LACOL 2021 June Workshop
Call for Presenters!!
Virtual Talks/Panels/Posters
Proposals invited by April 2

CALL FOR PRESENTERS. The LACOL 2021 Steering Committee invites proposals from members–faculty, staff, and students–to present and share their practices, methods, experiences, and findings related to blended learning, digital research and innovations, inclusive and equitable teaching and learning, and the transformative uses of technology. 

Embracing the notion of “play and innovation” in the liberal arts broadly, LACOL 2021 seeks proposals for panels, roundtable, interactive virtual workshops, and/or virtual poster sessions.

For guidelines and dates and to submit a proposal, see:
https://conferences.hamilton.edu/lacol2021/call-for-presenters

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LACOL 2021 Play and Innovation

Consortium-wide LACOL Workshop
June 21-23 virtually @ Hamilton College

For Full details on the Workshop Program, Schedule, and Registration, see: https://conferences.hamilton.edu/lacol2021

Call for Presenters open through April 2
Workshop Registration opens in April

Hamilton College looks forward to hosting the summer 2021 consortium-wide LACOL, June 21-23, 2021.  With “Play and Innovation” as the official 2021 theme, this summer gathering will bring together faculty, technologists, research librarians, academic support specialists, and other educators and students for collaborative exchange and playful discussion. (more…)

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LACOL 2021 Keynote: Bryan Alexander (June 21)

Featured Keynote Day 1:

Gaming and Liberal Education
June 21 @ 1:30pm Eastern via Zoom

Dr. Bryan Alexander
Futurist and Author, Academia Next
@BryanAlexander

Registration for the LACOL 2021 Virtual Workshop will open soon.  Watch 👀 this space.

Bryan Alexander is an awardwinning, internationally known futurist, researcher, writer, speaker, consultant, and teacher, working in the field of higher education’s future.

He completed his English language and literature PhD at the University of Michigan in 1997, with a dissertation on doppelgangers in Romantic-era fiction and poetry.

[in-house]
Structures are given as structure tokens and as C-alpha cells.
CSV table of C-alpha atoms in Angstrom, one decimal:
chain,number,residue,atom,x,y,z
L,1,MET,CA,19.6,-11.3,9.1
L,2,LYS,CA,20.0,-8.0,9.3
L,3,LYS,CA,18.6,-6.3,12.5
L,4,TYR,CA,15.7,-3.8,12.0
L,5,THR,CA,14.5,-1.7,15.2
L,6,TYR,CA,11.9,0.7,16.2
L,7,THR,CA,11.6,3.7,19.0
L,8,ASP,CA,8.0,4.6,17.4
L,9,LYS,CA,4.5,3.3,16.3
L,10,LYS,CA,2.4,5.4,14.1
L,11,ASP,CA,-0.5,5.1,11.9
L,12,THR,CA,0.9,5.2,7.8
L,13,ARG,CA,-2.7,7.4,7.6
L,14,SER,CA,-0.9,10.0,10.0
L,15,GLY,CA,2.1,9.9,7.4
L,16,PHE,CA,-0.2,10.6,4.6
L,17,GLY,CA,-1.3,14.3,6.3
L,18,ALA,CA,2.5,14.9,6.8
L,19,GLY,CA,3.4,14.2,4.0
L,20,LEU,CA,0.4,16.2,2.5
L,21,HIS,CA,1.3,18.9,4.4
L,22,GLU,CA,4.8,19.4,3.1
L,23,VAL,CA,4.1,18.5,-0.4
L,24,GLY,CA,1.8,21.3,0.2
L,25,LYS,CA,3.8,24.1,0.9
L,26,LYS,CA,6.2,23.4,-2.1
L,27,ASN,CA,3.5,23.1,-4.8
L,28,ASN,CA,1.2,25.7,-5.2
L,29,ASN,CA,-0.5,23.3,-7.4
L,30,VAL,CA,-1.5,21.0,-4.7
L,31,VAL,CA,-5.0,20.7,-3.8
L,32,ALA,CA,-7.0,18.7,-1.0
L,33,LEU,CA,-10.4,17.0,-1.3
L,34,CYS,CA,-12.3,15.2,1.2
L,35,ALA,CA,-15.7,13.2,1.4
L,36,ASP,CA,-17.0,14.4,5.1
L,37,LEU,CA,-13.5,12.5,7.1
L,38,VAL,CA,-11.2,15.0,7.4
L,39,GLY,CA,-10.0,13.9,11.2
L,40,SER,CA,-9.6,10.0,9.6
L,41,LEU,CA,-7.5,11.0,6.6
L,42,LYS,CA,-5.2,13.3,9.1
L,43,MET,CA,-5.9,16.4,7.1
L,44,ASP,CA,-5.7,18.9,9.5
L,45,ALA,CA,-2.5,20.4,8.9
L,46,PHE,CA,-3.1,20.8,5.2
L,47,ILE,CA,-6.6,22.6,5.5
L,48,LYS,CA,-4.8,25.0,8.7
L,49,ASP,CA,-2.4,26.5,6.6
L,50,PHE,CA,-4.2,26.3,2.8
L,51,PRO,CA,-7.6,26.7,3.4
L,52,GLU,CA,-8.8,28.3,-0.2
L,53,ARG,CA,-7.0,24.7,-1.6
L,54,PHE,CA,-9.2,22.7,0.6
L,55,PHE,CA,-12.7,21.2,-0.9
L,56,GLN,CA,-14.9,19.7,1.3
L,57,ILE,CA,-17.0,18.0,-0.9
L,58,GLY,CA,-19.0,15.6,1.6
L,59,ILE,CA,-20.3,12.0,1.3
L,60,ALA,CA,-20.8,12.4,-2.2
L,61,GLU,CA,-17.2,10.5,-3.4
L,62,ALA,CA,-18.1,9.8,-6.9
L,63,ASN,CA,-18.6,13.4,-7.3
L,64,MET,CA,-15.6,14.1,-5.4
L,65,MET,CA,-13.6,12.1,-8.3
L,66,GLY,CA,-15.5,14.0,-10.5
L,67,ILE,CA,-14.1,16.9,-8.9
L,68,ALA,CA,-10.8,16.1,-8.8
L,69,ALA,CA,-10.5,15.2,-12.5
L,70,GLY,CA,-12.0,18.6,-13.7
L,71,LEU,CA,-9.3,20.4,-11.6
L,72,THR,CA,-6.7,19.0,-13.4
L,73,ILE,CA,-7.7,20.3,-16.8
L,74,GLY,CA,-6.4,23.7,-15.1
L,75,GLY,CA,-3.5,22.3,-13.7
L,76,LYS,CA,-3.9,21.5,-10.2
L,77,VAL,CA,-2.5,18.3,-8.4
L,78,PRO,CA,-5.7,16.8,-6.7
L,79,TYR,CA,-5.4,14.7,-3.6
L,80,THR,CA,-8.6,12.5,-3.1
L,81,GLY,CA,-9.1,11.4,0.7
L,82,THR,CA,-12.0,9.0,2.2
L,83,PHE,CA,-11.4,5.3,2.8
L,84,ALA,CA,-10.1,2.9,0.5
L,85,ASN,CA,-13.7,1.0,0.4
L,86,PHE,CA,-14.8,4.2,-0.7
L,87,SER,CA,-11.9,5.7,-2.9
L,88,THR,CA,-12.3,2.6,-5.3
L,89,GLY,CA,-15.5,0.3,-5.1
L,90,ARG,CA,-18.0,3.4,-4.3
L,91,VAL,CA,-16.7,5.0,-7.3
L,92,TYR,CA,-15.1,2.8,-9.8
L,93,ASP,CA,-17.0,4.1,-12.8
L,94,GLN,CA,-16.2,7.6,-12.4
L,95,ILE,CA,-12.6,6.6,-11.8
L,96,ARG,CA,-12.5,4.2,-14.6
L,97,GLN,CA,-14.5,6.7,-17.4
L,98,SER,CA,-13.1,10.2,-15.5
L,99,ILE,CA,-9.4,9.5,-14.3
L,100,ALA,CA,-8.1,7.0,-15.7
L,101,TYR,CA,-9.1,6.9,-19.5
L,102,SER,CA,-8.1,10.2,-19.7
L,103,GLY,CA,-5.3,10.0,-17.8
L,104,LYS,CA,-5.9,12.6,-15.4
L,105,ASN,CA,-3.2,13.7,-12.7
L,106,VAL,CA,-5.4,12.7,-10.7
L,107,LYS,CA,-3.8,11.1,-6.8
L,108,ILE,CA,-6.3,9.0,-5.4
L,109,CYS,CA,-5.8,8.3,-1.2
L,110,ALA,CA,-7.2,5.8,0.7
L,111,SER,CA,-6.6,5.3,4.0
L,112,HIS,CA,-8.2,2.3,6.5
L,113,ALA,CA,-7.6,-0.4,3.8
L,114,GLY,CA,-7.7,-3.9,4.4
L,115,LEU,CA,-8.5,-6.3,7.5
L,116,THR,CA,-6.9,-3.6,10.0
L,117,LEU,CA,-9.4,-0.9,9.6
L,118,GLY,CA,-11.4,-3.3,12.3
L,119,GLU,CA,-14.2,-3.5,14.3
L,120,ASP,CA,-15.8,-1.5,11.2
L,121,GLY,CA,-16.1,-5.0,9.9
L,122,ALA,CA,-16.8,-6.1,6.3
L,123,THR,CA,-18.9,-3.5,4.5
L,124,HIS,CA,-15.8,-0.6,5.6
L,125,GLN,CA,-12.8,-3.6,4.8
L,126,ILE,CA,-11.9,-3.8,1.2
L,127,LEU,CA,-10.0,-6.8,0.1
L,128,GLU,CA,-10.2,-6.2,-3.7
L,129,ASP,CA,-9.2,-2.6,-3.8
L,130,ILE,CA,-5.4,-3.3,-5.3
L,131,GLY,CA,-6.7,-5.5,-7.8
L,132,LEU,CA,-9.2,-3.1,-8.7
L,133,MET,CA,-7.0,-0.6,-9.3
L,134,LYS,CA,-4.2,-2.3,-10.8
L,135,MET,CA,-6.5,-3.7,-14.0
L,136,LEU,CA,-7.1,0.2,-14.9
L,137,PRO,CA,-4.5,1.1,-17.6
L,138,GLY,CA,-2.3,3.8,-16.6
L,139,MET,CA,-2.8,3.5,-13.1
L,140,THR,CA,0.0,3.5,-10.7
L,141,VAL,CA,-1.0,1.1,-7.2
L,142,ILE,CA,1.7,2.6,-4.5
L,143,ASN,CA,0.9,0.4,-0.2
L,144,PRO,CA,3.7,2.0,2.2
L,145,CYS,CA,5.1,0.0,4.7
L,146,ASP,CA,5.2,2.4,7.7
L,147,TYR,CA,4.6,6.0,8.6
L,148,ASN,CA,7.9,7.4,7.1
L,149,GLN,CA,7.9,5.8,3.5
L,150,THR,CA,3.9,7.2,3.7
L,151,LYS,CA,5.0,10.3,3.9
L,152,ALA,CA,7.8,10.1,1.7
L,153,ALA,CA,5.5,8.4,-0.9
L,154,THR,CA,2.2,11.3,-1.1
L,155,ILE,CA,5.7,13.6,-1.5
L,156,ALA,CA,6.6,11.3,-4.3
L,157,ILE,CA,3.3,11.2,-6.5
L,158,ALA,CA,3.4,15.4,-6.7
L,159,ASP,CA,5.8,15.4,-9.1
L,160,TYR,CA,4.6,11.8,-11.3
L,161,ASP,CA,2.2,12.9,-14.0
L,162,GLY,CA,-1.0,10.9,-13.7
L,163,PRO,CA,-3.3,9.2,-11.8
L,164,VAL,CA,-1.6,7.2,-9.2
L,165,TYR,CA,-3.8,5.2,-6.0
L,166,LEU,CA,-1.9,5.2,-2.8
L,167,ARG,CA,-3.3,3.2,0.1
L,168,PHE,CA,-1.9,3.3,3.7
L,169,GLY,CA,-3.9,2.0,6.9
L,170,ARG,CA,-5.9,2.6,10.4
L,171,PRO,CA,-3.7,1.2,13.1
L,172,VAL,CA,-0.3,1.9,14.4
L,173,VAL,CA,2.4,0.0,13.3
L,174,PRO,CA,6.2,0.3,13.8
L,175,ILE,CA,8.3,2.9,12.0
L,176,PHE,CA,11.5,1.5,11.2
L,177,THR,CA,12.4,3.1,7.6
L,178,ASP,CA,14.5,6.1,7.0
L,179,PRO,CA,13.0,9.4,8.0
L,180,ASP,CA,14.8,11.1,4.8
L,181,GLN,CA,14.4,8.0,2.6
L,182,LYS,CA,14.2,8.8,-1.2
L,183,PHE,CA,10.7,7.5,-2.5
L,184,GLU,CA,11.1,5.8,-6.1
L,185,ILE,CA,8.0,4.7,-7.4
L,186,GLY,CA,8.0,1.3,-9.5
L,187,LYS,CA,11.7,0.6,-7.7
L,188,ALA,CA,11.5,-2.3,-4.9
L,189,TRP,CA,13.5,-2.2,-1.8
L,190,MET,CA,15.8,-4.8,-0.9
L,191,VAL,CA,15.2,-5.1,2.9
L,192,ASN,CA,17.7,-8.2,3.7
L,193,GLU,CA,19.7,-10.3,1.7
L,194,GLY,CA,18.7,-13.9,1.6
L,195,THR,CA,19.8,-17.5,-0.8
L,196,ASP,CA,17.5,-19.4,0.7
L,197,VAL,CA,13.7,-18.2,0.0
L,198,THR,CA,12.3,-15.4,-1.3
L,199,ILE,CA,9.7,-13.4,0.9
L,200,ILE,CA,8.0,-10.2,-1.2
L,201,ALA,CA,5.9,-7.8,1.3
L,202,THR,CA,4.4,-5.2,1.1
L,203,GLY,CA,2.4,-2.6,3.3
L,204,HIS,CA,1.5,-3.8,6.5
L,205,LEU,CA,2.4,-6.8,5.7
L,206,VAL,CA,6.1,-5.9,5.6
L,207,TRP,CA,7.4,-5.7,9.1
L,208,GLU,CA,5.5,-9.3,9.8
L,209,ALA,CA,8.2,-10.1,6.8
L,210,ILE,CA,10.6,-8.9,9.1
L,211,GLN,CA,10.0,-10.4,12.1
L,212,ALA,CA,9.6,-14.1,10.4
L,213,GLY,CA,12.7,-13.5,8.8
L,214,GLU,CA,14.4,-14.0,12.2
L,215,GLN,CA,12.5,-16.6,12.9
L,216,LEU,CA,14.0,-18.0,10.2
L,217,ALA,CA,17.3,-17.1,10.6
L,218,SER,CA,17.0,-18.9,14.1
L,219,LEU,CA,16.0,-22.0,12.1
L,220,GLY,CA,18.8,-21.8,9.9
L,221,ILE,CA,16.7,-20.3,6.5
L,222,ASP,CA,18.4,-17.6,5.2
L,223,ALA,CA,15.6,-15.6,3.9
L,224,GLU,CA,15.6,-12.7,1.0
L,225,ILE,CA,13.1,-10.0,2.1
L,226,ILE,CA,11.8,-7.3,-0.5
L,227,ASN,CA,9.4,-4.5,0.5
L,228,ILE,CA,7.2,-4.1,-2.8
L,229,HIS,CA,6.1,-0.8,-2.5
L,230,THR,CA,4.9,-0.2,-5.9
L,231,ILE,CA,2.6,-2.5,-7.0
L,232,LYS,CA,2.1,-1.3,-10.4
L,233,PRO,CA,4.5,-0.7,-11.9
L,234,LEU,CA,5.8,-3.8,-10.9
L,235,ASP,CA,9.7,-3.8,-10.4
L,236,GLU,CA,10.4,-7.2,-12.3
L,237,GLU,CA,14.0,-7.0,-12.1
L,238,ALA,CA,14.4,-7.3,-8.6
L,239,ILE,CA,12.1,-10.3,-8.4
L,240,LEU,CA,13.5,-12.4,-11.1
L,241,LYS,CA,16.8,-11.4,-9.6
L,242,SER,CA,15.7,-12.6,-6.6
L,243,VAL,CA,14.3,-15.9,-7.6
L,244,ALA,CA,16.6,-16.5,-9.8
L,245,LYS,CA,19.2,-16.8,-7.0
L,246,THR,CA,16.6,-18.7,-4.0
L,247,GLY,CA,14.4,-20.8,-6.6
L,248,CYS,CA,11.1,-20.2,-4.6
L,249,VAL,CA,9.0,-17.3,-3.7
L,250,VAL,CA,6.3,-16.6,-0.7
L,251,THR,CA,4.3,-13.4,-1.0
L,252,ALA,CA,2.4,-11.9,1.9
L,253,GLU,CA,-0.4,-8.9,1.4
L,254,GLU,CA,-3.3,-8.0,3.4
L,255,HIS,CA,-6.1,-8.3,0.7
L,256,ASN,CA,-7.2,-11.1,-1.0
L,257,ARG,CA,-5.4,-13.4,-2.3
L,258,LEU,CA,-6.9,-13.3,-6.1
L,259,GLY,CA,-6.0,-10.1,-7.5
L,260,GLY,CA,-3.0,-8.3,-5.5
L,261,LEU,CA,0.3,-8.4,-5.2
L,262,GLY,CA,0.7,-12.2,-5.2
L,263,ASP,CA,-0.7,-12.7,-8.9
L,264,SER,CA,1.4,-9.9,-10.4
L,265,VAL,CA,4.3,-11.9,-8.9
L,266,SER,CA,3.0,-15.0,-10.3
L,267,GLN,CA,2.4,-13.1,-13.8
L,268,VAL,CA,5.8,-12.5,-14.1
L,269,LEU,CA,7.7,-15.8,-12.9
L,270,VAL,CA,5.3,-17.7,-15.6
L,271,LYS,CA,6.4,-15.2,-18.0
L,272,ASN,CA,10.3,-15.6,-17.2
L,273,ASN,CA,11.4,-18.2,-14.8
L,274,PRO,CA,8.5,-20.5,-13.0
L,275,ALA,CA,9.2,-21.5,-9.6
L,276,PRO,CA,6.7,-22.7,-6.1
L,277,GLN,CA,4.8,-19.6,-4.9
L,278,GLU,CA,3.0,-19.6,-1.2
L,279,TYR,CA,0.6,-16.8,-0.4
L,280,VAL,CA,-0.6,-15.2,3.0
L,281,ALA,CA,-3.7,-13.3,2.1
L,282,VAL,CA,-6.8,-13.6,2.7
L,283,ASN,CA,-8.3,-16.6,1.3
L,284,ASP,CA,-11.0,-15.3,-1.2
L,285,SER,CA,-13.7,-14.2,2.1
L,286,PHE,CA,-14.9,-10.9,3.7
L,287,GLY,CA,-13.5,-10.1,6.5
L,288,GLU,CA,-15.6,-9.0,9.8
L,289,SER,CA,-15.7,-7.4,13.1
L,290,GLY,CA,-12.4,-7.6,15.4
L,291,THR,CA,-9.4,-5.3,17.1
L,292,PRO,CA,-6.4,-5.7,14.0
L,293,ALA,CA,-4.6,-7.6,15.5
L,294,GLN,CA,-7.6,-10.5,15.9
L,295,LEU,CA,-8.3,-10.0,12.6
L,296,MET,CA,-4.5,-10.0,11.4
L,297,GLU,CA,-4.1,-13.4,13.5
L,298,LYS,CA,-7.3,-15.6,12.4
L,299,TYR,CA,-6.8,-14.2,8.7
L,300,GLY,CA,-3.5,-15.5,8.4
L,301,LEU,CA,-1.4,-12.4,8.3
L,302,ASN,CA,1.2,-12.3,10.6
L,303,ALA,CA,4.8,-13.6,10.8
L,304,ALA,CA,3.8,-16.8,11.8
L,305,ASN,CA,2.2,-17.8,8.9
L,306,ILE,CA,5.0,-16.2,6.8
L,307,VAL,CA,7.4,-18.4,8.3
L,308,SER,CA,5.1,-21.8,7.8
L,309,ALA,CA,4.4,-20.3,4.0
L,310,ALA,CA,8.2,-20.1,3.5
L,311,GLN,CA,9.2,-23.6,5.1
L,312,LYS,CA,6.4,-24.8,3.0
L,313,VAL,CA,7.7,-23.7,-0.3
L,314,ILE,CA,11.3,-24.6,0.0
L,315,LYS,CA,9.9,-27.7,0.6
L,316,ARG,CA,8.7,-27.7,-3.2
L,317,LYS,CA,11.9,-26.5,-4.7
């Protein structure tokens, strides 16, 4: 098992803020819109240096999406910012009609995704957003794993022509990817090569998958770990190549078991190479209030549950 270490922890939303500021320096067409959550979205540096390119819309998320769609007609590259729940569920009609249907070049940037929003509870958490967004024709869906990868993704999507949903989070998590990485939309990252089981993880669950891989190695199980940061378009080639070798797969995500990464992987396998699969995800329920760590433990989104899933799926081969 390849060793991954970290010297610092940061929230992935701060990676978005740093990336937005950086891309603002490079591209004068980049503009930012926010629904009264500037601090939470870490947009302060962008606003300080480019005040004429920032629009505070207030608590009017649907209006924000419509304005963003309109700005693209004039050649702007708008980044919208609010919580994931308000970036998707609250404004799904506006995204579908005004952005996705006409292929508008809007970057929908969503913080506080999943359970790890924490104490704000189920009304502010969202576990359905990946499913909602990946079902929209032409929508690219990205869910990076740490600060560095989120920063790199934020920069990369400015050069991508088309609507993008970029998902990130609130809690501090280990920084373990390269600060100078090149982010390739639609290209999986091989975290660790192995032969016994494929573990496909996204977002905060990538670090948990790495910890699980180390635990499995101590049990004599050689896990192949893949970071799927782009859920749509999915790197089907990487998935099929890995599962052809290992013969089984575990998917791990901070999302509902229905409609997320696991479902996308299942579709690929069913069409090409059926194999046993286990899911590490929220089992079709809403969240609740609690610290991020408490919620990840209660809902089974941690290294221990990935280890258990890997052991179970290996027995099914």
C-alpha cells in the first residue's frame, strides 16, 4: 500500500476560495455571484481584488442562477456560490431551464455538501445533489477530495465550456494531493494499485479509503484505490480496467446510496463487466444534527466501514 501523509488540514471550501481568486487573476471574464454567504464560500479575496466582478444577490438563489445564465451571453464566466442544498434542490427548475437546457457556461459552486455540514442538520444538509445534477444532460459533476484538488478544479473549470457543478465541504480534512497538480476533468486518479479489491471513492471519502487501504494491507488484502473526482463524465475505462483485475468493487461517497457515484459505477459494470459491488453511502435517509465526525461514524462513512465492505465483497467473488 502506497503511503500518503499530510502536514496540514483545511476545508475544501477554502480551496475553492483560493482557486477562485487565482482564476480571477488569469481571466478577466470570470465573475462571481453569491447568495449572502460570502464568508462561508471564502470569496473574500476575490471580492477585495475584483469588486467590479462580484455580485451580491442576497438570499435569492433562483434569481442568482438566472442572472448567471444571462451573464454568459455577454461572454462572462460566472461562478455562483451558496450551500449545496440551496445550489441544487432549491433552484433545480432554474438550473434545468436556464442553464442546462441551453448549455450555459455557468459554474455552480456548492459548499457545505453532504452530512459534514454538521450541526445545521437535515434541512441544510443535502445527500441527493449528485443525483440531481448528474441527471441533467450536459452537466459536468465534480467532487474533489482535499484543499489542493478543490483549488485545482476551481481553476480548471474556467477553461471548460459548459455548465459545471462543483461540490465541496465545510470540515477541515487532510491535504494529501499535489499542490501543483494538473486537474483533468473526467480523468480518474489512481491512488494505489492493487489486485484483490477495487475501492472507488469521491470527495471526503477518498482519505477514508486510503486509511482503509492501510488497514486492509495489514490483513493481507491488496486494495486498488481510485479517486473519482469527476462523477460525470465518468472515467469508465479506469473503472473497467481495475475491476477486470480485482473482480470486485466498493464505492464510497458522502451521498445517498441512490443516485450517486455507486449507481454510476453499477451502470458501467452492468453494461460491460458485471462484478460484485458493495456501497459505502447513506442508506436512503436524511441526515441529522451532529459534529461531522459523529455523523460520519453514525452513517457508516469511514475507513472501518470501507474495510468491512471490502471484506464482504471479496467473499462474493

Then Bryan taught literature, writing, multimedia, and information technology studies at Centenary College of Louisiana.  There he also pioneered multi-campus interdisciplinary classes, while organizing an information literacy initiative. (more…)

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LACOL 2021 Keynote: Heather Pleasants (June 22)

Featured Keynote Day 2:

Reimagining the Future(s) of Learning: Play in Speculative Spaces
June 22 @ 1:30pm Eastern via Zoom

Dr. Heather Pleasants
Educational Consultant, Experiential Learning & Assessment
University of Texas at Austin, @heatherplez

Registration for the LACOL 2021 Virtual Workshop will open soon.  Watch 👀 this space.

Dr. Heather Pleasants is a faculty development and senior assessment specialist at the University of Texas at Austin, where she works with faculty interested in making experiential learning a part of their courses. She is also an educational researcher and consultant who specializes in providing needs assessment, program evaluation, and external evaluation of funded initiatives—particularly those that address issues of diversity, equity, and inclusion. Dr. Pleasants received her PhD in Educational Psychology (2000) with a specialization in Language, Literacy, and Learning from Michigan State University. She is a regular contributor to the work of the Digital Pedagogy Lab, and her most recent publication is Digital Storytelling in Higher Education: International Perspectives (2017).

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LACOL 2021 Keynote: Catherine D’Ignazio (June 23)

Featured Keynote Day 3:

Data Feminism
June 23 @ 1:30pm Eastern via Zoom

Dr. Catherine D’Ignazio
Assistant Professor, Department of Urban Studies
Massachusetts Institute of Technology
Author, Data Feminism (with L. Klein), @kanarinka

Registration for the LACOL 2021 Virtual Workshop will open soon.  Watch 👀 this space.